It is acceptable for a man to beat his wife – 6% of men think yes/5% of women think yes
A boy has more right to an education than a girl – 11% of men think yes/8% of women think yes
A woman’s place is in the house – 20% of men think yes/14% of women think yes
When jobs are scarce, men should have more right to jobs than women – 38% of men think yes/22% of women think yes
Men make better political leaders than women do – 41% of men think yes/25% of women think yes

The article also mentions that 1 out of 4 men in South Africa have admitted to committing rape; some admitted to doing it multiple times. Wow. And that’s just the amount that has admitted to it. Of course, we do know that South Africa has the highest amount of rapes per capita, but even knowing that doesn’t lend itself to the rape stats being less shocking.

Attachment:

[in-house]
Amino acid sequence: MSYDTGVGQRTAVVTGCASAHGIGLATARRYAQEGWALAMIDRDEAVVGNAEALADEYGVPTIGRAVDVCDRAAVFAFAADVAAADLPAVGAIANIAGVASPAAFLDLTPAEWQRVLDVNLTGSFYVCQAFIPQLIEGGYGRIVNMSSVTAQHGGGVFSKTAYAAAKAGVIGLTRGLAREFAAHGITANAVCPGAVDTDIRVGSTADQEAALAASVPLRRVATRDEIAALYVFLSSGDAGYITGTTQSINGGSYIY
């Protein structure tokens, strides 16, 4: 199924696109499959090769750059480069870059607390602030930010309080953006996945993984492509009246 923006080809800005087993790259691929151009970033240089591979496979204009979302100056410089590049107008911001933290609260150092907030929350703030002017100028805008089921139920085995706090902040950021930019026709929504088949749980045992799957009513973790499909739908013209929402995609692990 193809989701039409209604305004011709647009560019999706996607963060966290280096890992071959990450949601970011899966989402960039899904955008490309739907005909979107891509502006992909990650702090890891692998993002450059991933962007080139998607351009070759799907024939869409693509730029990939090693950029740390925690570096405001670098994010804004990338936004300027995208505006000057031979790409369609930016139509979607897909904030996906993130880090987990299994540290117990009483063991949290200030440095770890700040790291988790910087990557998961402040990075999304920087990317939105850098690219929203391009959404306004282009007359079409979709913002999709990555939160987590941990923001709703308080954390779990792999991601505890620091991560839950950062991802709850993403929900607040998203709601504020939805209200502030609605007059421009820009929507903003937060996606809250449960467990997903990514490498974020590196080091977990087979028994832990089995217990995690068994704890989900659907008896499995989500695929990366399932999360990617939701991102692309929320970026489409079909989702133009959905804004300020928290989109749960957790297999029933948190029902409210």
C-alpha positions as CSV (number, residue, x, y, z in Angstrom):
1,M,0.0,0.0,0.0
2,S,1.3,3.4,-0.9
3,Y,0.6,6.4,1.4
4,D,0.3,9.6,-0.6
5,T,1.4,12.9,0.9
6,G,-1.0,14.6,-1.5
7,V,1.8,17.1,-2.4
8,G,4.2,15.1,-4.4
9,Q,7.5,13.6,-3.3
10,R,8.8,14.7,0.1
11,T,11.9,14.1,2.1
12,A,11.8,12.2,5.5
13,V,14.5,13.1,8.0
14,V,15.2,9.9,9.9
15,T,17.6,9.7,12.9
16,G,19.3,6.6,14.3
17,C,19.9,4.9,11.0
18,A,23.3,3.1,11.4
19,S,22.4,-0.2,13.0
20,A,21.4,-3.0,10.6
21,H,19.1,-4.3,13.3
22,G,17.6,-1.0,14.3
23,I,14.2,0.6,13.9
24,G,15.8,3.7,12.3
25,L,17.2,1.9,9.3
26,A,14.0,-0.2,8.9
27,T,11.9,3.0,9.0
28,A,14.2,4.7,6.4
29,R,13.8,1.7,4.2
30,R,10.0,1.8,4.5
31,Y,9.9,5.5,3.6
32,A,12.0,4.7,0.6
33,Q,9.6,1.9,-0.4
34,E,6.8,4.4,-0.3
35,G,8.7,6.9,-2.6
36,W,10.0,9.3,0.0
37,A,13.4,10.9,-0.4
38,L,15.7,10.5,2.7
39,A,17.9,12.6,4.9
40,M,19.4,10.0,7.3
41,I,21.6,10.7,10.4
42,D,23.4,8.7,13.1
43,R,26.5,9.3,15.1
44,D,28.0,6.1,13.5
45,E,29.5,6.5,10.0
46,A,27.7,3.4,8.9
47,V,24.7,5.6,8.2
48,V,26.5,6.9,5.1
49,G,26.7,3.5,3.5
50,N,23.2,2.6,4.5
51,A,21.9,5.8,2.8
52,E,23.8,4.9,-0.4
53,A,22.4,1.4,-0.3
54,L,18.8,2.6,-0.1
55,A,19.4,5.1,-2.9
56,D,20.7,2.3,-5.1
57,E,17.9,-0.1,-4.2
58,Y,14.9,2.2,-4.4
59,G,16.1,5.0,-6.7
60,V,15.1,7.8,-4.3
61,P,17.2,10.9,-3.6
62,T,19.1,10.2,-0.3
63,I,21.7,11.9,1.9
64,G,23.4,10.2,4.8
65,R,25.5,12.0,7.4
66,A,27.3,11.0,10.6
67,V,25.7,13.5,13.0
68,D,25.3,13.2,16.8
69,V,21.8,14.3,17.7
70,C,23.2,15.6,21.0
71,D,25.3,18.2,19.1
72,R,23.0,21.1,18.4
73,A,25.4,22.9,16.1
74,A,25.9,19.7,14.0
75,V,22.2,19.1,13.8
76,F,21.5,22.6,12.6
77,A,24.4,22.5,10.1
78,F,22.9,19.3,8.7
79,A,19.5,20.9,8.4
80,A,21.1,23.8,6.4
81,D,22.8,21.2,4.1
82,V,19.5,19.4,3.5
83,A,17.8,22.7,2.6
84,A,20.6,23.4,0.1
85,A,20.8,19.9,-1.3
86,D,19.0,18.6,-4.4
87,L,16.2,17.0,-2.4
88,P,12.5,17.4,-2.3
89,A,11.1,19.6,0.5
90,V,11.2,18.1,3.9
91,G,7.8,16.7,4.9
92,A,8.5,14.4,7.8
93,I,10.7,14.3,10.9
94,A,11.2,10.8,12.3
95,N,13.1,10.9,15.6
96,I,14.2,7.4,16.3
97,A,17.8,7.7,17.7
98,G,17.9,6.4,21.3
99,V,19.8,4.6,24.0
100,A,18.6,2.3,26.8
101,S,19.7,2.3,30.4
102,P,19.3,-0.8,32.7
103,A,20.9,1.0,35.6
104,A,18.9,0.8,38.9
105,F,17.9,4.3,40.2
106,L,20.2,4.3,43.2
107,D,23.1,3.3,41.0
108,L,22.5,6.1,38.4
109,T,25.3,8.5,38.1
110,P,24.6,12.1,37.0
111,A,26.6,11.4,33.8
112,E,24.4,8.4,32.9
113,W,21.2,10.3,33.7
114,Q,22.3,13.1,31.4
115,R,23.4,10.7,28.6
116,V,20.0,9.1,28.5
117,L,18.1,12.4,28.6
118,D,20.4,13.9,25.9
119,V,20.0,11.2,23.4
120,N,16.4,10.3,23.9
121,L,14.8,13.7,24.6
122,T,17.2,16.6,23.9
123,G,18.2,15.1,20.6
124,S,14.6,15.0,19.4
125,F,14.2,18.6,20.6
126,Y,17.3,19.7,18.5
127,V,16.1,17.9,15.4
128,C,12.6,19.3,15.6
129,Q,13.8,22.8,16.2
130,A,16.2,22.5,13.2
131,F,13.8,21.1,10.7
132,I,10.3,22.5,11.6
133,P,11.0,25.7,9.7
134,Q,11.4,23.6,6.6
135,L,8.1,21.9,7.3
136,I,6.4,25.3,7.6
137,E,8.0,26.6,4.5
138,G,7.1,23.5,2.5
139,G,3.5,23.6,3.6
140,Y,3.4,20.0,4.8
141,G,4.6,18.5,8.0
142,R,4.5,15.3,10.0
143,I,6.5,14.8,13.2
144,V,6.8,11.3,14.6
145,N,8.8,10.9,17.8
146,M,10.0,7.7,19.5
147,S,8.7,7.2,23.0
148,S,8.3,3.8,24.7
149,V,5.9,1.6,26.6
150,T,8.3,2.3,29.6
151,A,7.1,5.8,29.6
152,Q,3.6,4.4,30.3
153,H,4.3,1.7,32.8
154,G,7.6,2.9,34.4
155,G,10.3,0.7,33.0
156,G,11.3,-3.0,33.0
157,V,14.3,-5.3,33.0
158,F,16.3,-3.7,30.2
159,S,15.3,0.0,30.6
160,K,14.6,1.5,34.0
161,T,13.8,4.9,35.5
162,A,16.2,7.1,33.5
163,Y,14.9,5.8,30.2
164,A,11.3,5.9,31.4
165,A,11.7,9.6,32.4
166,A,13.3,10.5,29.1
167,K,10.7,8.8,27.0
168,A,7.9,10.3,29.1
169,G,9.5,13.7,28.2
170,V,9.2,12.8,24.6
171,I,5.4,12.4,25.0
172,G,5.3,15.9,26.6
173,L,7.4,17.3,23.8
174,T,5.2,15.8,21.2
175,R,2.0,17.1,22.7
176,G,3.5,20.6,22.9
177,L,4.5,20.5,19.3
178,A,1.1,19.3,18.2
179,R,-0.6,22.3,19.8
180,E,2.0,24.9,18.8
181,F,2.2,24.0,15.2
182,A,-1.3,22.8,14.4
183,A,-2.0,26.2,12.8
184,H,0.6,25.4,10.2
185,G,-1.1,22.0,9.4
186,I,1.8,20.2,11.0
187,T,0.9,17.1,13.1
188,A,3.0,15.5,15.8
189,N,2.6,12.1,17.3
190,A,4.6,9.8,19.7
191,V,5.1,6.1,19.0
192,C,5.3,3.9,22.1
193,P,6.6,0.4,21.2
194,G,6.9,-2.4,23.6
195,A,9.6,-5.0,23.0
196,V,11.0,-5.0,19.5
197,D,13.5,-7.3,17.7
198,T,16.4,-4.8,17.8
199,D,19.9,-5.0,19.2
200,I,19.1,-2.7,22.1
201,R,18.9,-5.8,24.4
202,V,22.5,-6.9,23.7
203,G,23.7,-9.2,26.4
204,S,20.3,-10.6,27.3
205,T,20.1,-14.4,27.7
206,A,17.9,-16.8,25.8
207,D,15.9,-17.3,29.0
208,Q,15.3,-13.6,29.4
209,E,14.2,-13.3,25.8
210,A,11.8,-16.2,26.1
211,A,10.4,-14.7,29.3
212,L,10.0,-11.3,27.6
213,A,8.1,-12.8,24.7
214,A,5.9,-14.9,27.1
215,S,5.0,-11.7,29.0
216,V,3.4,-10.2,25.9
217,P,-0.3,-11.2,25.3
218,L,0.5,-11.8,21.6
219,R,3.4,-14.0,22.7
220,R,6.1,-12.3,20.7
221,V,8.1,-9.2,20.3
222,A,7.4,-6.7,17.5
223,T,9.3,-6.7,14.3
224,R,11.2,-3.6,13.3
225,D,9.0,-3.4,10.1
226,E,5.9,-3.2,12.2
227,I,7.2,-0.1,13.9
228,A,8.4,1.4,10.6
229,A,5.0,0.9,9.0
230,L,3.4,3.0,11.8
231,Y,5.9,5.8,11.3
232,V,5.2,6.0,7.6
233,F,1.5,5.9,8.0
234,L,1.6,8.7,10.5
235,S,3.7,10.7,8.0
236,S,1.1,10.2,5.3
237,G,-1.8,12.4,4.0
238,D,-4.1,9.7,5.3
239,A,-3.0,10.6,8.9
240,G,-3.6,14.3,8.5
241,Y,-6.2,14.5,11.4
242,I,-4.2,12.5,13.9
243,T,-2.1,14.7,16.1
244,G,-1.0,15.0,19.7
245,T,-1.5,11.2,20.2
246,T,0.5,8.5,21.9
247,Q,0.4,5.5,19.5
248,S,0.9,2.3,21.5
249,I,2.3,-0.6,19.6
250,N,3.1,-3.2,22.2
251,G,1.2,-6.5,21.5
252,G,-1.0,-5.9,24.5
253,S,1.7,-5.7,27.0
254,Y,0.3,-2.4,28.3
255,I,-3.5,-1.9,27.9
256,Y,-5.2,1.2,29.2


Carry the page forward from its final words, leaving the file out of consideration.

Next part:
What do you think about these stats? Do you think that there would be some similarities if we did the same questions in North America?

Mother sterilized against will

January 5, 2010 1 comment

Not cool. Tessa Savicki, a mother of nine, is saying that she was sterilized against her will, when all she wanted was a IUD to be inserted, obviously making a birth control choice. But of course, doctors, with all their enlightened knowledge, power and authority (because you know, doctors are the be all and end all, right?), decided that it would be better to permanently sterilize her. Why? Well, as the Boston Herald puts it:

Savicki has nine children from several men, is unemployed and relies on public assistance for two of the four children who live with her. She receives supplemental security income, or SSI, for a disability, non-Hodgkin’s lymphoma, she said. Her mother has custody of three of her children. Two of her children are no longer minors.